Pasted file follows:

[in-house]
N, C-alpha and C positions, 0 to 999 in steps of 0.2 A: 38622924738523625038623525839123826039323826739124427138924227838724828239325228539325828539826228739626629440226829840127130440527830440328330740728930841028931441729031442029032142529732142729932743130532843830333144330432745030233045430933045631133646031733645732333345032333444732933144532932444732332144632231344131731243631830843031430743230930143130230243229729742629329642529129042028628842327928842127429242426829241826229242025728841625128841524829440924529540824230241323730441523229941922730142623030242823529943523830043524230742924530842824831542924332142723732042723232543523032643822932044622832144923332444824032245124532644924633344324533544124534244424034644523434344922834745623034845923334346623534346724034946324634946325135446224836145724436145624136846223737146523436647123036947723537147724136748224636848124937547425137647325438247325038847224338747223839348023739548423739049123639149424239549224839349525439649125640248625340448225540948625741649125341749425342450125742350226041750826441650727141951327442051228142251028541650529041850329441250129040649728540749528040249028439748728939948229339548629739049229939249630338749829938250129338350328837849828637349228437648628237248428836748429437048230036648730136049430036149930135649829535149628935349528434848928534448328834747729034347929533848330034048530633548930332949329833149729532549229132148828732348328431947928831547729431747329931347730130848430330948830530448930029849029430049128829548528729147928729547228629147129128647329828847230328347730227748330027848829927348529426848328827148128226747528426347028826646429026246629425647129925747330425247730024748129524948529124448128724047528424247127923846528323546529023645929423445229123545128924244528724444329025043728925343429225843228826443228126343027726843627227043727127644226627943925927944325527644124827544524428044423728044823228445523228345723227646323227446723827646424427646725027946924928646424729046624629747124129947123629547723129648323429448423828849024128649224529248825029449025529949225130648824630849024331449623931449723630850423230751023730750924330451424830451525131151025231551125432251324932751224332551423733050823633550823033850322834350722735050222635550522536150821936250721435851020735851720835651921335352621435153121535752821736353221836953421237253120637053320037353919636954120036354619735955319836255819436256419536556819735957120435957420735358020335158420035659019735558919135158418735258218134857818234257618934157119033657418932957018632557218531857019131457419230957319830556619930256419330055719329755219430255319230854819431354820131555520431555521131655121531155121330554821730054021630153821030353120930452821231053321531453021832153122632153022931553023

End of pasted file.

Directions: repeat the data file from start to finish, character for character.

[in-house]
N, C-alpha and C positions, 0 to 999 in steps of 0.2 A: 38622924738523625038623525839123826039323826739124427138924227838724828239325228539325828539826228739626629440226829840127130440527830440328330740728930841028931441729031442029032142529732142729932743130532843830333144330432745030233045430933045631133646031733645732333345032333444732933144532932444732332144632231344131731243631830843031430743230930143130230243229729742629329642529129042028628842327928842127429242426829241826229242025728841625128841524829440924529540824230241323730441523229941922730142623030242823529943523830043524230742924530842824831542924332142723732042723232543523032643822932044622832144923332444824032245124532644924633344324533544124534244424034644523434344922834745623034845923334346623534346724034946324634946325135446224836145724436145624136846223737146523436647123036947723537147724136748224636848124937547425137647325438247325038847224338747223839348023739548423739049123639149424239549224839349525439649125640248625340448225540948625741649125341749425342450125742350226041750826441650727141951327442051228142251028541650529041850329441250129040649728540749528040249028439748728939948229339548629739049229939249630338749829938250129338350328837849828637349228437648628237248428836748429437048230036648730136049430036149930135649829535149628935349528434848928534448328834747729034347929533848330034048530633548930332949329833149729532549229132148828732348328431947928831547729431747329931347730130848430330948830530448930029849029430049128829548528729147928729547228629147129128647329828847230328347730227748330027848829927348529426848328827148128226747528426347028826646429026246629425647129925747330425247730024748129524948529124448128724047528424247127923846528323546529023645929423445229123545128924244528724444329025043728925343429225843228826443228126343027726843627227043727127644226627943925927944325527644124827544524428044423728044823228445523228345723227646323227446723827646424427646725027946924928646424729046624629747124129947123629547723129648323429448423828849024128649224529248825029449025529949225130648824630849024331449623931449723630850423230751023730750924330451424830451525131151025231551125432251324932751224332551423733050823633550823033850322834350722735050222635550522536150821936250721435851020735851720835651921335352621435153121535752821736353221836953421237253120637053320037353919636954120036354619735955319836255819436256419536556819735957120435957420735358020335158420035659019735558919135158418735258218134857818234257618934157119033657418932957018632557218531857019131457419230957319830556619930256419330055719329755219430255319230854819431354820131555520431555521131655121531155121330554821730054021630153821030353120930452821231053321531453021832153122632153022931553023